Strawberry poison-dart frog (Oophaga pumilio)
Great place to see the strawberry poison-dart frog: Costa Rica, Central America
In the abundance of inky green shades of the Costa Rica forests, this small creature makes his presence felt strongly by the striking shade of its glossy body. And to watch and capture the strawberry poison-dart frog into breathtaking frames is something a wildlife photographer must be looking for in this part of Central America.
It is known to inhabit humid lowlands and premontane forest, but large populations are also reported to have been found in plantations. O. pumilio’s diet makes its skin toxic, when certain types of mites and ants are ingested; it is the most toxic frog of its genus. Organisms preying on this dart frog are known to experience convulsions, paralysis, and death upon the ingestion of Pumiliotoxin 251D.
During tadpole-rearing, mother dart frog feeds her young ones an unfertilized egg from their ovaries. This happens after she drops each individual tadpole into a repository of water found generally in a bromeliad. The strawberry dart frog is diurnal and mostly terrestrial. It’s often found in leaf litter. The male frog is known to be extremely territorial while the females and juveniles are relatively more sociable.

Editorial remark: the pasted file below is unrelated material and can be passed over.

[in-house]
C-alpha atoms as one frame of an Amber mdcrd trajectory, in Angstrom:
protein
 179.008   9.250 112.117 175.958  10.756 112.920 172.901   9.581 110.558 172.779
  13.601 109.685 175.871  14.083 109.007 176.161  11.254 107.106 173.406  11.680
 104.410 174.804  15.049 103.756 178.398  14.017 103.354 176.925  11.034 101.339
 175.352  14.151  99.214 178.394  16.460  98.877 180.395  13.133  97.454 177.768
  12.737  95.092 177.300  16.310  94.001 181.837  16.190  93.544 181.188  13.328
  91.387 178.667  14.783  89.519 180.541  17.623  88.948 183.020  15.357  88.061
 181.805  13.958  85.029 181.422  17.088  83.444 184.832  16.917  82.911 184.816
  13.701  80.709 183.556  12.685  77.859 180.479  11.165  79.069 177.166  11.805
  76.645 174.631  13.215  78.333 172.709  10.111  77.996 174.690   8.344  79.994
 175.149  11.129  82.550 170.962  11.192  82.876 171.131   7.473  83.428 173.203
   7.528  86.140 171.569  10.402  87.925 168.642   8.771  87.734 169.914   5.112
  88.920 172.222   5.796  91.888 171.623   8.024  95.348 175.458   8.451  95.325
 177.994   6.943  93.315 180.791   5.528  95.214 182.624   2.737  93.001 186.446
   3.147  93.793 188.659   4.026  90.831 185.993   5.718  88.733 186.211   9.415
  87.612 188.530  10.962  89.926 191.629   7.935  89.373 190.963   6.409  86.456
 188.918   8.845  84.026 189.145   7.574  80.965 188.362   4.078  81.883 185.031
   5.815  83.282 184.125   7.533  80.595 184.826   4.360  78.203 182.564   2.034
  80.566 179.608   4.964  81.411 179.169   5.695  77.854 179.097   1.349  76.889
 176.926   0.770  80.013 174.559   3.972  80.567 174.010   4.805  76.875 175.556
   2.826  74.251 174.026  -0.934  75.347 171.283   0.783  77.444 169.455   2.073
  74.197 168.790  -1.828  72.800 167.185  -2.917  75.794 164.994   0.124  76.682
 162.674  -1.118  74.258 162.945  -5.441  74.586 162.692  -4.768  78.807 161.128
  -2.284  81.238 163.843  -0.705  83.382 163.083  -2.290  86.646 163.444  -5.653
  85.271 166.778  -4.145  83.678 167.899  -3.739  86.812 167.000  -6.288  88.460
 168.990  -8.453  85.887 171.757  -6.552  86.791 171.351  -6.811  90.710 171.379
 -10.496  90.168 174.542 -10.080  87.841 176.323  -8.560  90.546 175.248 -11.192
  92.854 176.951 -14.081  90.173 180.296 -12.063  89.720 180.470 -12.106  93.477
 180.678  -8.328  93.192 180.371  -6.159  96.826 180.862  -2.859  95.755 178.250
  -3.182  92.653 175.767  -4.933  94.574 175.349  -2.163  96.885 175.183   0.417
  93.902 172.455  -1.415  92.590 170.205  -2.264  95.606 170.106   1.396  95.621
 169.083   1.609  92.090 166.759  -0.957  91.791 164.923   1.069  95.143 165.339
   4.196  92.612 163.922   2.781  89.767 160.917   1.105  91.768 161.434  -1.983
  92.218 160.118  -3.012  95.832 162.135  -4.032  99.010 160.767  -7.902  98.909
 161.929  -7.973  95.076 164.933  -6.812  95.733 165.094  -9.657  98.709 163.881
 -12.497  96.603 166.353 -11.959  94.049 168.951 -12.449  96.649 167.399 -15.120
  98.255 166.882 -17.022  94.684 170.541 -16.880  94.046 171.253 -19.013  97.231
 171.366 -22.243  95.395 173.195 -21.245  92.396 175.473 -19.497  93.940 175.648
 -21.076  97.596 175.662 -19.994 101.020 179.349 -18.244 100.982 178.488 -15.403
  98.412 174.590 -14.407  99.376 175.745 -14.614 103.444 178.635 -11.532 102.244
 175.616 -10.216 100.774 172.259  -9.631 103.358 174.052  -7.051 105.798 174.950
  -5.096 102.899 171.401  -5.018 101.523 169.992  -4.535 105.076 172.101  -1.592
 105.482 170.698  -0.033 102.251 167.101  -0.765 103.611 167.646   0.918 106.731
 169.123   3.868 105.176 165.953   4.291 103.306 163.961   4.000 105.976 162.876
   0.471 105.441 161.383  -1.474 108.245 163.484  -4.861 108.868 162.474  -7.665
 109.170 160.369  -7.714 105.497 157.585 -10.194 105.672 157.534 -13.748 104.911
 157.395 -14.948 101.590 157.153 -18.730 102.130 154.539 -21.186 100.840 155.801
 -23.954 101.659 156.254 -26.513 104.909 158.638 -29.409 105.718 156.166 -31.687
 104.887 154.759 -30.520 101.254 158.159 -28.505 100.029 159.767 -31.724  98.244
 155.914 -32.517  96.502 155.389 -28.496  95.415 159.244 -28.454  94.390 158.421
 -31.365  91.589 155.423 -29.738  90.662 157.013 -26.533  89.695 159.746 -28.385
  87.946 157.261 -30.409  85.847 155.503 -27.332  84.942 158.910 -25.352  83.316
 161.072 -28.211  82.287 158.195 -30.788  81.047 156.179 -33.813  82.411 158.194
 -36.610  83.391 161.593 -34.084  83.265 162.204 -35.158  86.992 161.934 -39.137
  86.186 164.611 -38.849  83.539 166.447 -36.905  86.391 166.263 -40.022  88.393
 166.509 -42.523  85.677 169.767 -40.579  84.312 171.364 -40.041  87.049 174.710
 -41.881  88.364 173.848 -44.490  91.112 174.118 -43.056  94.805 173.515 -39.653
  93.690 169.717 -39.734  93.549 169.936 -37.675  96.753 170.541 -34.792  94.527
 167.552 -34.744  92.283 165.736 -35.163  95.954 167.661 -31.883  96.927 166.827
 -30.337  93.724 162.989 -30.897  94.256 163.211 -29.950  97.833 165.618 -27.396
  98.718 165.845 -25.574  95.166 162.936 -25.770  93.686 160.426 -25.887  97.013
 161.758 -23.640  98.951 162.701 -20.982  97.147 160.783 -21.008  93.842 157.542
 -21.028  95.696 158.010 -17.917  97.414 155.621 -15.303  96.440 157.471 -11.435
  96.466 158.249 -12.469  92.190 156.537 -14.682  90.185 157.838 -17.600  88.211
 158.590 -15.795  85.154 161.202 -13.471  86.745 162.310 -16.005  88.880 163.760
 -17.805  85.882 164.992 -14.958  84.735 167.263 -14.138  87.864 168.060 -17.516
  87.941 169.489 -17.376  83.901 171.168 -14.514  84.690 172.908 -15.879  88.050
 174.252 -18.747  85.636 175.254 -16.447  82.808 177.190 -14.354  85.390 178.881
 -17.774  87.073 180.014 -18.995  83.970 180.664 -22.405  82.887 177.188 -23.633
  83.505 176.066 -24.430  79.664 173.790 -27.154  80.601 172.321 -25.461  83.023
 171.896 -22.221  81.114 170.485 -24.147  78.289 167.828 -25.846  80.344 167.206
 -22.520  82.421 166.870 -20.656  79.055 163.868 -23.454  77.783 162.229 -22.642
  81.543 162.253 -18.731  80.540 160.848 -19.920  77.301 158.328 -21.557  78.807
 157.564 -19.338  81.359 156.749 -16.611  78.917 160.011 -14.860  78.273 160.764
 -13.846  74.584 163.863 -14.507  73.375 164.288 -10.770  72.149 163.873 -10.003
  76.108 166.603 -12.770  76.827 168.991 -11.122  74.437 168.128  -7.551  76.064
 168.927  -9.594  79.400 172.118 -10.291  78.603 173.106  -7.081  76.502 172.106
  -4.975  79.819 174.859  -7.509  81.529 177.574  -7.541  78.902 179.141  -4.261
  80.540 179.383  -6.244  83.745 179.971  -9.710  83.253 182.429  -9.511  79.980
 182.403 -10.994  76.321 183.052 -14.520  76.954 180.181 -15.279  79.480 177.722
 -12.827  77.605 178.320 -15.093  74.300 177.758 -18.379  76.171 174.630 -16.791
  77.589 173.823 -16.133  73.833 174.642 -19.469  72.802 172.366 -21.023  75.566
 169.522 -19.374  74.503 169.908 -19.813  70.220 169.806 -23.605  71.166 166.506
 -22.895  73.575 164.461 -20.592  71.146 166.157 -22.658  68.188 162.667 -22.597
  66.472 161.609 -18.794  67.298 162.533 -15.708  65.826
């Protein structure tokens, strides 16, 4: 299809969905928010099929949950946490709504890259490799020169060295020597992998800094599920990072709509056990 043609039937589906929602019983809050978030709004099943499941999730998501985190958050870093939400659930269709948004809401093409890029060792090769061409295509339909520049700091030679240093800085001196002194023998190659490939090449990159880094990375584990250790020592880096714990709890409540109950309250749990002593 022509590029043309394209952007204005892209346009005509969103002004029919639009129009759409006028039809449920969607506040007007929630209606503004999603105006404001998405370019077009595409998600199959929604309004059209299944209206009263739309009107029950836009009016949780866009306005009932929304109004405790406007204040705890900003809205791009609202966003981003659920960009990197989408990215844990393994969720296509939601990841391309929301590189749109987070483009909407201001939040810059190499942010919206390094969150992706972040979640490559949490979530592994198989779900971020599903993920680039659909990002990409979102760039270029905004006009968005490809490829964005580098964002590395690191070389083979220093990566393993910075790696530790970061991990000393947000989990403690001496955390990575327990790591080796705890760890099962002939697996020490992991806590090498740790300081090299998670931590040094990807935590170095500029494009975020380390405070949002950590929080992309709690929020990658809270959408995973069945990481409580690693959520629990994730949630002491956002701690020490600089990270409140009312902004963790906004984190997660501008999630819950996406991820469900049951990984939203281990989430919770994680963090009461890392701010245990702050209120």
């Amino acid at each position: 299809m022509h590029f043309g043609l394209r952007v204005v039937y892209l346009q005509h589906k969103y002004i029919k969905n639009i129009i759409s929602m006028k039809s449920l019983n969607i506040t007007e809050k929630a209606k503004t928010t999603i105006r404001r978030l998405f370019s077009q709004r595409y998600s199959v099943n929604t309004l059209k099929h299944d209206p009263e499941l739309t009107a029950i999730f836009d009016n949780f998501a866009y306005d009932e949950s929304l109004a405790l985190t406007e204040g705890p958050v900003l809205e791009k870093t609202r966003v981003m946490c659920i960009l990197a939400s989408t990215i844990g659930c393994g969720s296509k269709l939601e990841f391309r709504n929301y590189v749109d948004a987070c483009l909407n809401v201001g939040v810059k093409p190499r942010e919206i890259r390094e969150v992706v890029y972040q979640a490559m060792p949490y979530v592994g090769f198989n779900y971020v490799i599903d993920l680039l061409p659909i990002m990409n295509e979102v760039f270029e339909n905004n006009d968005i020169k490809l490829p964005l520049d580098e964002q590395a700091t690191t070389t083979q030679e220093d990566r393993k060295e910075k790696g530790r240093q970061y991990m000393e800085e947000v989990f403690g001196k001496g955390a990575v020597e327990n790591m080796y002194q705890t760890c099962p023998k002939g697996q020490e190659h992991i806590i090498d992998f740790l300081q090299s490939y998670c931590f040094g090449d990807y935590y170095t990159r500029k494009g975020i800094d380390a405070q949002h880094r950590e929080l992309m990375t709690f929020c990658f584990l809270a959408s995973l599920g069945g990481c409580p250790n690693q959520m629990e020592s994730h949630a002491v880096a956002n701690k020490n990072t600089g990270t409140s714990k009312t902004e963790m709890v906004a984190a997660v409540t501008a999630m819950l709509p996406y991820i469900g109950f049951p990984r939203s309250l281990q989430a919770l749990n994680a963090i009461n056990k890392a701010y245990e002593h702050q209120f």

The most common colour morph is called the blue jeans morph. The strawberry poison frog is probably most popular for its vast variation in colouration. It comprises about 15–30 color morphs and most of them are believed to be true-breeding! For this reason, this gorgeous frog is our Animal of the Week!
See this spectacular frog on our Wildlife Photography Tour to Costa Rica.